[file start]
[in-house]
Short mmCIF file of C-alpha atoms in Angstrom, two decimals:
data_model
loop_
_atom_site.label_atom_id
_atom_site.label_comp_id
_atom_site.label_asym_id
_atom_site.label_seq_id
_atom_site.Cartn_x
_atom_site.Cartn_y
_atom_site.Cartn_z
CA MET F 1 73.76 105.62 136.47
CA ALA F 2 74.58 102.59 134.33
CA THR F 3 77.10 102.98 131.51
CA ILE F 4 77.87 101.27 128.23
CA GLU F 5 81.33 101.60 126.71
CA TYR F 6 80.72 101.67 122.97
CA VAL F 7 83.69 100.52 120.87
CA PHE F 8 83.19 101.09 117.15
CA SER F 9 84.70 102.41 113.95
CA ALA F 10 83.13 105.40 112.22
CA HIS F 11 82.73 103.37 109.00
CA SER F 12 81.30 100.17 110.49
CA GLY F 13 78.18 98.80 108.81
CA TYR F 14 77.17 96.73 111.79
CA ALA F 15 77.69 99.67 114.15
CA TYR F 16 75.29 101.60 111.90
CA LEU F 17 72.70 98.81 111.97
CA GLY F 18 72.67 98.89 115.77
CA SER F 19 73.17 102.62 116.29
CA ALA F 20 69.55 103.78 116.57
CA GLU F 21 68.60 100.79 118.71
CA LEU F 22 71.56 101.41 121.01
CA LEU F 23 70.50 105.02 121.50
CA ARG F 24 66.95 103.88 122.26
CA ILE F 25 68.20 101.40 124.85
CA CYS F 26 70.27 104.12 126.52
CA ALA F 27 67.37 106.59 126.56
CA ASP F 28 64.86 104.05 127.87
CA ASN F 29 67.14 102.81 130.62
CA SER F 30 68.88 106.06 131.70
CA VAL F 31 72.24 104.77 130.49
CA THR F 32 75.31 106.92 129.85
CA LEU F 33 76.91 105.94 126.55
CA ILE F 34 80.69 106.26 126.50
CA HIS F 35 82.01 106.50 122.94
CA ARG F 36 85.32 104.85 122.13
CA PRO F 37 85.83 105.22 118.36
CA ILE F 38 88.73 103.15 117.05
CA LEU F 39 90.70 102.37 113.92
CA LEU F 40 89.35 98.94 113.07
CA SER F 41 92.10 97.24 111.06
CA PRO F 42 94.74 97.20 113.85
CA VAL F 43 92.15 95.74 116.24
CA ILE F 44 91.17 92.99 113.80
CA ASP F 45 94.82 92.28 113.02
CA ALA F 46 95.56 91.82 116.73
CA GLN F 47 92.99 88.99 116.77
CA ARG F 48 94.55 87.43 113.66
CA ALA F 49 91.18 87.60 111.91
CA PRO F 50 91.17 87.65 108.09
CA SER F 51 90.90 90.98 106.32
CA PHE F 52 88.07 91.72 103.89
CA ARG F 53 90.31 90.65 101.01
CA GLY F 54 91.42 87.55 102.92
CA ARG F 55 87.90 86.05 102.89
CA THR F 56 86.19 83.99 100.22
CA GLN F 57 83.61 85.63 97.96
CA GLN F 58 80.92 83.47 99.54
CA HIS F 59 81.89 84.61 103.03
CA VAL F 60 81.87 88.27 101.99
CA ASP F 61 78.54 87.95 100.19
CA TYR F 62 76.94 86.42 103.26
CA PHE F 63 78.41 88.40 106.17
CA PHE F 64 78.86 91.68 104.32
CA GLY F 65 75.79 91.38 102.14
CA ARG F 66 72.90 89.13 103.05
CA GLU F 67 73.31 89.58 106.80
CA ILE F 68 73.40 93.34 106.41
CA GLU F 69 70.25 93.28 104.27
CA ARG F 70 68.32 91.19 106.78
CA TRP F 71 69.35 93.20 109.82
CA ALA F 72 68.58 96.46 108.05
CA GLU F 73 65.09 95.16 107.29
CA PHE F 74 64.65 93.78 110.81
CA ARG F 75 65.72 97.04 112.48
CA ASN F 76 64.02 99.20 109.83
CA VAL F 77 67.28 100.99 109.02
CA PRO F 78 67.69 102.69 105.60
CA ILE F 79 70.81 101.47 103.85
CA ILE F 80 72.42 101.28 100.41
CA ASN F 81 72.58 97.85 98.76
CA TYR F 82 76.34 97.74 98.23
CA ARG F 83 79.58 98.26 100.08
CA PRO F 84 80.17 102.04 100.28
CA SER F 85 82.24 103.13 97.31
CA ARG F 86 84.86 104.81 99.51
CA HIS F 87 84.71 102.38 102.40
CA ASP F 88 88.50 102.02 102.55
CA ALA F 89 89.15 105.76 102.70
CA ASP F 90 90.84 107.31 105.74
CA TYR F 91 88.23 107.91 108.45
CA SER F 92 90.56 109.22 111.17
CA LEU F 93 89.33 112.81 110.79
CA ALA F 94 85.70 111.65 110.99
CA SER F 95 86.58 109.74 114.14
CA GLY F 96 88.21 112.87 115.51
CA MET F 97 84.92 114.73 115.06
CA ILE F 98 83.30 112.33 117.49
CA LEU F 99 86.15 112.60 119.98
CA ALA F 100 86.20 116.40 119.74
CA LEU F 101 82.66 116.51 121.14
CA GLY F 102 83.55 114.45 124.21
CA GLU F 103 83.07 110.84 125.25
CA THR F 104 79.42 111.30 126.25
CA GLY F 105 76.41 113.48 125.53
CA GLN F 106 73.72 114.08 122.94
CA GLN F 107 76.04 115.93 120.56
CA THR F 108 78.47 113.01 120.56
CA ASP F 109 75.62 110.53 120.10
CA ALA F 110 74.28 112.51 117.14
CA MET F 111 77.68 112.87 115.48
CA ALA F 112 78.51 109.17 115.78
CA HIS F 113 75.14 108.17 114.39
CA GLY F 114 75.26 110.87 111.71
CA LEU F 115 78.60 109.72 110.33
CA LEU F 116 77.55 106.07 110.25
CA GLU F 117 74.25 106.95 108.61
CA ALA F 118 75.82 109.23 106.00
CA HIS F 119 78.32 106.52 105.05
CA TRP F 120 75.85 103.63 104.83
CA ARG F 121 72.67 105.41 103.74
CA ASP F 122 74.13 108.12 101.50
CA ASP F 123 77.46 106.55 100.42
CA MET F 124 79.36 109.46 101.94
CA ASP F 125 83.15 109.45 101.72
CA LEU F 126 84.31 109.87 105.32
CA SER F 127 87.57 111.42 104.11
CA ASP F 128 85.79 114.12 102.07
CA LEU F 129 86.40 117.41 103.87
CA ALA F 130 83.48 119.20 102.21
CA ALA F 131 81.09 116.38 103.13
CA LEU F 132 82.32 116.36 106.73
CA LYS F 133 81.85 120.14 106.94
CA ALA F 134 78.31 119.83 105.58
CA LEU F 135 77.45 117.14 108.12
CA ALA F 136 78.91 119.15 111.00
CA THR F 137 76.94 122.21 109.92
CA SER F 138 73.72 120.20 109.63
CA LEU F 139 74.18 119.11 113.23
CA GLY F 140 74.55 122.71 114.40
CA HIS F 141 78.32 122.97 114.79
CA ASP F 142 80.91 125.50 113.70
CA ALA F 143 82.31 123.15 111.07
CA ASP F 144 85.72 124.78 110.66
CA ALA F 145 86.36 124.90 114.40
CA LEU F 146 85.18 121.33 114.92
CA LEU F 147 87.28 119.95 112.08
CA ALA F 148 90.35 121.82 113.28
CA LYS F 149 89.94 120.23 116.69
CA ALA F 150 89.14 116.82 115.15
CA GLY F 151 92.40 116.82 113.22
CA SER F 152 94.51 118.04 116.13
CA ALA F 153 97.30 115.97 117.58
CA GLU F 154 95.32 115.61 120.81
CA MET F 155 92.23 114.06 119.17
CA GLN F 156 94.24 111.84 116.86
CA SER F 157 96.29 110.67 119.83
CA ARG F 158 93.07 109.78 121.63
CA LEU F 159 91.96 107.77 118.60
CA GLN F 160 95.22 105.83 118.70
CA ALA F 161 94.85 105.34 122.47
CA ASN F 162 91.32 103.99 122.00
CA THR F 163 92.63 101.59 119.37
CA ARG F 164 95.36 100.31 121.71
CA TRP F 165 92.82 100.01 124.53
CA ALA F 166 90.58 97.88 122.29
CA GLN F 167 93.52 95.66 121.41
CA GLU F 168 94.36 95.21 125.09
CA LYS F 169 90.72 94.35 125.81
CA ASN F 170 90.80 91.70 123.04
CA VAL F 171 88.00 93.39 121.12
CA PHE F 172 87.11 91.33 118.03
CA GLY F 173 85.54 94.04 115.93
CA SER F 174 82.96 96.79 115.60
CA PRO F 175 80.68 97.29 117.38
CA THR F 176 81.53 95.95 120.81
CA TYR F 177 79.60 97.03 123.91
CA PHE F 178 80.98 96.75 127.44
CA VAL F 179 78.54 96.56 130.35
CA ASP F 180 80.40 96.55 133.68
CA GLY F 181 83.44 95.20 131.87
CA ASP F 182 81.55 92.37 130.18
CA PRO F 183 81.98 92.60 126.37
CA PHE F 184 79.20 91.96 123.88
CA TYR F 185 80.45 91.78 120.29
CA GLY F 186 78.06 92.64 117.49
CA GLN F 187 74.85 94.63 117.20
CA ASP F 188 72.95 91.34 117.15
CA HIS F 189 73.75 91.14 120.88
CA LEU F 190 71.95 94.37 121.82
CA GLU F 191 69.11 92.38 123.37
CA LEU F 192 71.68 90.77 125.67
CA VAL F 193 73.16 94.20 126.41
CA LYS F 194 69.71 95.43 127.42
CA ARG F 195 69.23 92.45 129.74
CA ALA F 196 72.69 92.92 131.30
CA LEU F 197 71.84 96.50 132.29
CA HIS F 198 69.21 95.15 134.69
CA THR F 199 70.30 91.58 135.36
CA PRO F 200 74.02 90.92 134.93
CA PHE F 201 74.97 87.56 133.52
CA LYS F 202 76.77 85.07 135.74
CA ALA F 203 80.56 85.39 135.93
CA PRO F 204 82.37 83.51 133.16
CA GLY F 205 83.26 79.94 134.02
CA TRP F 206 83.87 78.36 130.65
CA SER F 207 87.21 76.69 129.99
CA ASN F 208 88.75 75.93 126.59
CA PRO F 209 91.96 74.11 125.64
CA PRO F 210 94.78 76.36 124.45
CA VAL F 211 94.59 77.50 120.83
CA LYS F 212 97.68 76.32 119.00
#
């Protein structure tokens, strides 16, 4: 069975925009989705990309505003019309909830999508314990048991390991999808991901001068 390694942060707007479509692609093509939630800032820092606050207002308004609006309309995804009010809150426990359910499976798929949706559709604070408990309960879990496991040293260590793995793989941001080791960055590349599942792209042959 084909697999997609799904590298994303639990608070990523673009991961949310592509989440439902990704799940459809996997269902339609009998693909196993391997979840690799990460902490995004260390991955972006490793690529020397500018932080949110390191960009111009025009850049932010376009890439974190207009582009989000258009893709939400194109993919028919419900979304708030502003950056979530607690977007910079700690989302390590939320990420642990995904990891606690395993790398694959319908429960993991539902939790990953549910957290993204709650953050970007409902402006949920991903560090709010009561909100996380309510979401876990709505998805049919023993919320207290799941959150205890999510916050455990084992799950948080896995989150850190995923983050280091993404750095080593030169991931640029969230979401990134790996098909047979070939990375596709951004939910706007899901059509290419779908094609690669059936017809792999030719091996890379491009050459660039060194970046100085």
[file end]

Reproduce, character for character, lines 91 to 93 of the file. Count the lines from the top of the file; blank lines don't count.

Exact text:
CA ILE F 80 72.42 101.28 100.41
CA ASN F 81 72.58 97.85 98.76
CA TYR F 82 76.34 97.74 98.23